The Power of “Can’t”

I’m very fortunate in that, growing up, I had very few people ever tell me I “couldn’t” do something, and so by and large I didn’t ever tell myself that I “can’t” do something. There have been, however, two notable exceptions.

I was told from a fairly young age, “you can’t do computers,” because I wasn’t terribly good (or interested in) math. That’s a huge part of why I went to vocational education for electronics repair, instead of to college, and a massive part of why I got a job as an aircraft mechanic apprentice out of high school.

That “can’t” exercised a lot of power over me for a long time. It wasn’t until the mid-1990s that I got a job as a help desk technician and AS/400 operator, and even that only happened because some of the senior mechanics I worked with were appalled, after speaking to me, that I wasn’t working in computers. “What are you doing in this place?” they asked, making me wonder the same thing.

The second was a “can’t” I told myself. Pretty much forever, I was sure that I “can’t” do sports. In high school gym class, I went to almost unprecedented lengths to get out of class. I knew that hitting a gym “can’t” do any good for me, and so I never did. Sure, when I got older I hired a trainer for a few sessions, and that did some good – but I still knew I “can’t” ever really do much.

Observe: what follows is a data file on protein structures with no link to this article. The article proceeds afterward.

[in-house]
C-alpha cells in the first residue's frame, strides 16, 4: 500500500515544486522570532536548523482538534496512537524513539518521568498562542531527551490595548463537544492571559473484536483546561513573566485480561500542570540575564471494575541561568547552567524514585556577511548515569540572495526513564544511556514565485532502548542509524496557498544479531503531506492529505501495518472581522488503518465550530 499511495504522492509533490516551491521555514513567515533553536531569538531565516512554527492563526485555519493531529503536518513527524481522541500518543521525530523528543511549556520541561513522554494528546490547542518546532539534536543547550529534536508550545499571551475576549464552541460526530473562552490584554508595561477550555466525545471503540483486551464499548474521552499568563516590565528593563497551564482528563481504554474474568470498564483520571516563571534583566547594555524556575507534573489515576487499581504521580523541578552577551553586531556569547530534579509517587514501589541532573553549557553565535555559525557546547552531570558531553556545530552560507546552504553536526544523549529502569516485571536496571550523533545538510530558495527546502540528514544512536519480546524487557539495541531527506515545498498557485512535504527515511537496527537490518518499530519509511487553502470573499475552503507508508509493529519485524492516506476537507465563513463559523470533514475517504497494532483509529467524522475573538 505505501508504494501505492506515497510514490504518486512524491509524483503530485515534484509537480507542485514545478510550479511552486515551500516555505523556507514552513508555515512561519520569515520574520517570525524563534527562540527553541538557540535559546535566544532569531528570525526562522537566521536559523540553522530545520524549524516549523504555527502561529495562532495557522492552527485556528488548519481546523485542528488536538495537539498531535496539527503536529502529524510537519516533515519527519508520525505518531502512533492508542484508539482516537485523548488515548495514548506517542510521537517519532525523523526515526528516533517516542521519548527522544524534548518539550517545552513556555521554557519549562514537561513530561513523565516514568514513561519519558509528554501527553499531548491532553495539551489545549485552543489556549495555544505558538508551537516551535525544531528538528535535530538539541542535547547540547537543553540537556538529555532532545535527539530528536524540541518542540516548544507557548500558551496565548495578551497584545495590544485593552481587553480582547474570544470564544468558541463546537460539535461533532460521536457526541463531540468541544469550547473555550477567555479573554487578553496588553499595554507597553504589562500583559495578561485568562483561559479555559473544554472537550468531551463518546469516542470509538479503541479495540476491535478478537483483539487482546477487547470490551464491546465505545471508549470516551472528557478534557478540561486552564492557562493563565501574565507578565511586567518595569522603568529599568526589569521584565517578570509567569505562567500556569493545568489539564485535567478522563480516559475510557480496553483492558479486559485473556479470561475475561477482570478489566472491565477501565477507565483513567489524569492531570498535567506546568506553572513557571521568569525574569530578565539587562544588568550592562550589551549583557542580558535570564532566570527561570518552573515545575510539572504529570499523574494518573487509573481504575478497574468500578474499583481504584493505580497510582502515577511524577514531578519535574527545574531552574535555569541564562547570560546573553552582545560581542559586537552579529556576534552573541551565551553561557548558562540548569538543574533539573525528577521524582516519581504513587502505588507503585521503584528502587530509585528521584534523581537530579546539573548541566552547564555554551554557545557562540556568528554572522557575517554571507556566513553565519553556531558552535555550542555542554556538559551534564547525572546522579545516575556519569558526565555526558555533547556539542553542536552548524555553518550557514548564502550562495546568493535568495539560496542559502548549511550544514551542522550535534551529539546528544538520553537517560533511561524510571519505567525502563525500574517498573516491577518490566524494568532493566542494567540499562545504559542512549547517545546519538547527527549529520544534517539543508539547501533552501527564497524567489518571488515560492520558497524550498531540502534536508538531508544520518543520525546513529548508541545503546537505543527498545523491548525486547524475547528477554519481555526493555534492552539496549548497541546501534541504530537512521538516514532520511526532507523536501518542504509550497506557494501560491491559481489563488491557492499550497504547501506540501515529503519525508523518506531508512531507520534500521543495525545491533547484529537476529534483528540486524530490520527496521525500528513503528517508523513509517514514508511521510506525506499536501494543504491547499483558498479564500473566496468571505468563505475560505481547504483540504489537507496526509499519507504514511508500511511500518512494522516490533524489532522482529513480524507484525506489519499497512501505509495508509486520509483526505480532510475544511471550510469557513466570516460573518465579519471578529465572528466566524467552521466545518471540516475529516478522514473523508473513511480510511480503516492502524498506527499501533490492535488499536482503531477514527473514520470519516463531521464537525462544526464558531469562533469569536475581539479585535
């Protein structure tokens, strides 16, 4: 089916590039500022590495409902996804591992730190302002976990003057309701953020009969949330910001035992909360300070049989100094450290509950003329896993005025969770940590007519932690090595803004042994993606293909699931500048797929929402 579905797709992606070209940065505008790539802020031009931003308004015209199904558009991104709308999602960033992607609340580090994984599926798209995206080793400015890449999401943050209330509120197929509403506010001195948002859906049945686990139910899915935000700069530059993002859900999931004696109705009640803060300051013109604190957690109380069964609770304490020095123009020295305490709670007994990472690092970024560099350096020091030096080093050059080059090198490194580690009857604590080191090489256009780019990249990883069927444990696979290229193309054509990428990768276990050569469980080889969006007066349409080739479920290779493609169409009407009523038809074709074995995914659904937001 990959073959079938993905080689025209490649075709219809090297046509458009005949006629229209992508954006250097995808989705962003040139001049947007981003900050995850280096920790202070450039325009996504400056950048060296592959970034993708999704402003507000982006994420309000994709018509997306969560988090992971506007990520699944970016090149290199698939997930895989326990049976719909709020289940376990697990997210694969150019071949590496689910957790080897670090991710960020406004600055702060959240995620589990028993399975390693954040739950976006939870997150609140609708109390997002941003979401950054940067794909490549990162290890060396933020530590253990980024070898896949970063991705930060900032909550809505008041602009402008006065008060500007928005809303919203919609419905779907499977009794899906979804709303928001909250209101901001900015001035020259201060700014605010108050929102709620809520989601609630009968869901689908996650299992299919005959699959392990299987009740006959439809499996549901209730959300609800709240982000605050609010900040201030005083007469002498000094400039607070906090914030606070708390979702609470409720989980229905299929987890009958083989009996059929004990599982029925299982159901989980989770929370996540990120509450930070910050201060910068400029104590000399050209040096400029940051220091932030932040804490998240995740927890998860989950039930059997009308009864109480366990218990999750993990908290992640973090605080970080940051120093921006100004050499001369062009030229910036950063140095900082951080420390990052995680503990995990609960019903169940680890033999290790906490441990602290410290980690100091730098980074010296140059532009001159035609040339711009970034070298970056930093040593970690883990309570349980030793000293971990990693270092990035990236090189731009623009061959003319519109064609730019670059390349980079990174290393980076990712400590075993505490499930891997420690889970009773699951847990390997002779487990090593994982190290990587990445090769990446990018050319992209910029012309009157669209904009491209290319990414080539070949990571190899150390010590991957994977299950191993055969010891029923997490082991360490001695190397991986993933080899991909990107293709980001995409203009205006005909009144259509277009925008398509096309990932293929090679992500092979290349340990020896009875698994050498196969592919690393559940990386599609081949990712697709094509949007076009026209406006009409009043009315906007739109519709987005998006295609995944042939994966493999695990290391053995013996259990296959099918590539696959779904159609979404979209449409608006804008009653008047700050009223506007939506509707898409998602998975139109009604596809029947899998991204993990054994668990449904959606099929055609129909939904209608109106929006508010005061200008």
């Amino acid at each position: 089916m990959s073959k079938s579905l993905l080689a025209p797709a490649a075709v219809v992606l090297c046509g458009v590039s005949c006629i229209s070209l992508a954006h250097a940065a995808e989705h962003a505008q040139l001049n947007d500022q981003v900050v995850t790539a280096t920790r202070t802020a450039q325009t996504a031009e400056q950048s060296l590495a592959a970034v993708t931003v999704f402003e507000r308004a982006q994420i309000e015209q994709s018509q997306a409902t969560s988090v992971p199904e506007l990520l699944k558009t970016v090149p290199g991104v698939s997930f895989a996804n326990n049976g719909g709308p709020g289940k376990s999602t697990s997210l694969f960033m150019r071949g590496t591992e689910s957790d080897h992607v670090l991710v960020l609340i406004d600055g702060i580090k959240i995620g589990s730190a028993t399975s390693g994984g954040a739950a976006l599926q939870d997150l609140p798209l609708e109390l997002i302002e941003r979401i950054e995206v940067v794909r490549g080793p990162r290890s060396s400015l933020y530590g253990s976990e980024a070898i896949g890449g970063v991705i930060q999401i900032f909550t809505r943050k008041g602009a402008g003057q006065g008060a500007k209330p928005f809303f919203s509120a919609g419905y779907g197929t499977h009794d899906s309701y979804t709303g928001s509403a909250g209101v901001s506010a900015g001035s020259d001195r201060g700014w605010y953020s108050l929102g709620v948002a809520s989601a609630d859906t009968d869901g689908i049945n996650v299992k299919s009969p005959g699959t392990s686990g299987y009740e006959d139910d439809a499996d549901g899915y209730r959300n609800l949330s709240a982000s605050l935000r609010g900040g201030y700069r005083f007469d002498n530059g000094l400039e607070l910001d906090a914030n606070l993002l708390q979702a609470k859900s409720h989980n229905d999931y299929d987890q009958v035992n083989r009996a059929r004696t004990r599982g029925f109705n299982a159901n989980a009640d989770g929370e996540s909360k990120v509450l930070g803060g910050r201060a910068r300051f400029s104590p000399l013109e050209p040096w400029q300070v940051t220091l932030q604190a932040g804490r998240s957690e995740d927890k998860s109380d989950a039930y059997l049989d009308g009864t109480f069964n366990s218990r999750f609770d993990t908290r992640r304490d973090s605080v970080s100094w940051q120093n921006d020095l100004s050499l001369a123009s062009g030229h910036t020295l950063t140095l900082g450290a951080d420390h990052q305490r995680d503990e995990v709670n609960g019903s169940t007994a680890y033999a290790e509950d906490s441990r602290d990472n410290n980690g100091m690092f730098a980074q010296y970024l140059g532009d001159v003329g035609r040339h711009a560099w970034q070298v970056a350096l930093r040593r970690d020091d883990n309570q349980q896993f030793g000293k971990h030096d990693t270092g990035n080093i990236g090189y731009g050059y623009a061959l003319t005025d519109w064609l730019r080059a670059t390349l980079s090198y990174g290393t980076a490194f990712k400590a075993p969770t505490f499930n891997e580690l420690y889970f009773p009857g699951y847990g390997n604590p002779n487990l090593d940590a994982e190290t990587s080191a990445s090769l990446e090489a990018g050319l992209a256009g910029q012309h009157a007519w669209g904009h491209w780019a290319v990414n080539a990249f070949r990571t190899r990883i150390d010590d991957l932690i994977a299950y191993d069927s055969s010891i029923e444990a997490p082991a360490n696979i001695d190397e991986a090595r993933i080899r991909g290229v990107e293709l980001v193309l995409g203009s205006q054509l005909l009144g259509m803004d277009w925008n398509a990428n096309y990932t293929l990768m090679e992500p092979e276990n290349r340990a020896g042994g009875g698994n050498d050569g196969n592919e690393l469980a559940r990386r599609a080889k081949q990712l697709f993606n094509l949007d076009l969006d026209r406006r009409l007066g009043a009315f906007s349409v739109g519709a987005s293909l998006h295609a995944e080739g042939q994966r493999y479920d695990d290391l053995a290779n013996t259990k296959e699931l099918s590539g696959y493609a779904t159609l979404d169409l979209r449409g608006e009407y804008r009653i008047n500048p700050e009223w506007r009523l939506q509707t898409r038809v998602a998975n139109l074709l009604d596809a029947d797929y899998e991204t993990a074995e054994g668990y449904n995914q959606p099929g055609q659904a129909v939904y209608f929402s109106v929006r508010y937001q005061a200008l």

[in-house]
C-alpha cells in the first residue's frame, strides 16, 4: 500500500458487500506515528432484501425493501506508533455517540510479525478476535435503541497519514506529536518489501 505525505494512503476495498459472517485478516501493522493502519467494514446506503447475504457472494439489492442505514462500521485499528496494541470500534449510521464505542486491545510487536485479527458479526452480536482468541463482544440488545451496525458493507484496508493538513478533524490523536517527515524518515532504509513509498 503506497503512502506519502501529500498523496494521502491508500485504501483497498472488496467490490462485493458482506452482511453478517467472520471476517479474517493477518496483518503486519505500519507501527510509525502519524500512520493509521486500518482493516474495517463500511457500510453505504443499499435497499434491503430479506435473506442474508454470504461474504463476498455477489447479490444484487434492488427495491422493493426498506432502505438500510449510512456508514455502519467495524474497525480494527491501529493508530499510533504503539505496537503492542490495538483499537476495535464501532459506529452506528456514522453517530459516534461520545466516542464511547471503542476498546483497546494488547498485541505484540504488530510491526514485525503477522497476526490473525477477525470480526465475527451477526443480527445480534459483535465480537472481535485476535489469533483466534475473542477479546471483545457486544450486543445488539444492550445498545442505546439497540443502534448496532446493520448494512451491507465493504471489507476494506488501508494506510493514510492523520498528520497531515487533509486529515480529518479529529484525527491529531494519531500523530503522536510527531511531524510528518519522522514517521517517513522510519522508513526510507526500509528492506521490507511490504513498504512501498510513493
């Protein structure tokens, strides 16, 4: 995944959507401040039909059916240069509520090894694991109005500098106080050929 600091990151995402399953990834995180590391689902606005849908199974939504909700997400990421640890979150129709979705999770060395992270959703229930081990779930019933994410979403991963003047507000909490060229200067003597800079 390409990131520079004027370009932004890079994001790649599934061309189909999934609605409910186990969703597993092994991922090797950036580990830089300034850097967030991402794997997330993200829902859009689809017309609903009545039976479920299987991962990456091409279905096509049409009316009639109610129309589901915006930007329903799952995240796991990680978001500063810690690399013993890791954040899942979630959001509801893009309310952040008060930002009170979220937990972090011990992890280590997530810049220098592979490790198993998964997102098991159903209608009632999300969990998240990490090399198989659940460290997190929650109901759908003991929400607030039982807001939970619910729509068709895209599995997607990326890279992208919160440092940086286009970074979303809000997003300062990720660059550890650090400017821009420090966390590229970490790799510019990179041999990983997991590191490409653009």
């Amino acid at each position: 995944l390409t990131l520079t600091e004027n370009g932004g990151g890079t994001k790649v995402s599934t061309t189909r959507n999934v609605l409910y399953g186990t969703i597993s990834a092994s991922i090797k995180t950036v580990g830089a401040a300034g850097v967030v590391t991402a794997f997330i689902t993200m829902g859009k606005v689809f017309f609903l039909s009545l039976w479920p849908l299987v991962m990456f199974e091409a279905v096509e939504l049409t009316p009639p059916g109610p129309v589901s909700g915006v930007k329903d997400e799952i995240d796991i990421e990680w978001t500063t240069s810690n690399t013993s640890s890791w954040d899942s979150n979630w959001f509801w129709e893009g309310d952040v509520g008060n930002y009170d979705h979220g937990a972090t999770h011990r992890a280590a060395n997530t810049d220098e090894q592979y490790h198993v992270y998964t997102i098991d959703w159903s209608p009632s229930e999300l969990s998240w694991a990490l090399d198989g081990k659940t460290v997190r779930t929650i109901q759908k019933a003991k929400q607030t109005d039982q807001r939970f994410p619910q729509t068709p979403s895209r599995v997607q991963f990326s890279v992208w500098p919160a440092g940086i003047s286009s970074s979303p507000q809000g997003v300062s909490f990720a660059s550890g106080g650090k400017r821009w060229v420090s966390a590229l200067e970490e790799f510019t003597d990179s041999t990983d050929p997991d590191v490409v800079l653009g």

But when Chris was injured in 2011 and had to start seriously working out in 2012 just to stay healthy, we decided to seriously hit the gym together. And another “can’t” was dispelled, because after four years of that I’ve never felt stronger, healthier, or better about myself. I was careful to set modest goals for my progress, and I blew ’em all away.

Can’t is a terrible, powerful, almost evil word when it’s applied to a human being. Whether you’re telling it to yourself, or hearing it from someone else, it’s a lie. You can. And know that, if you are convinced you can’t, then it’s really because you won’t. And “won’t” is fine, so long as you acknowledge the choice you’re making for yourself.

But it’s never “can’t.”

So what is it you’ve been telling yourself you “can’t” do? Learn a new technology? Find a job or career you really love? Take that trip you’ve dreamed of? Stop telling yourself “can’t,” and don’t let anyone else tell you, either. It’s either a won’t or, more hopefully, a will. 

2 thoughts on “The Power of “Can’t”

  1. Scire

    I agree. Having physical limitations doesn’t make things easier. However I Won’t Know if I won’t or will be able to unless I Try!

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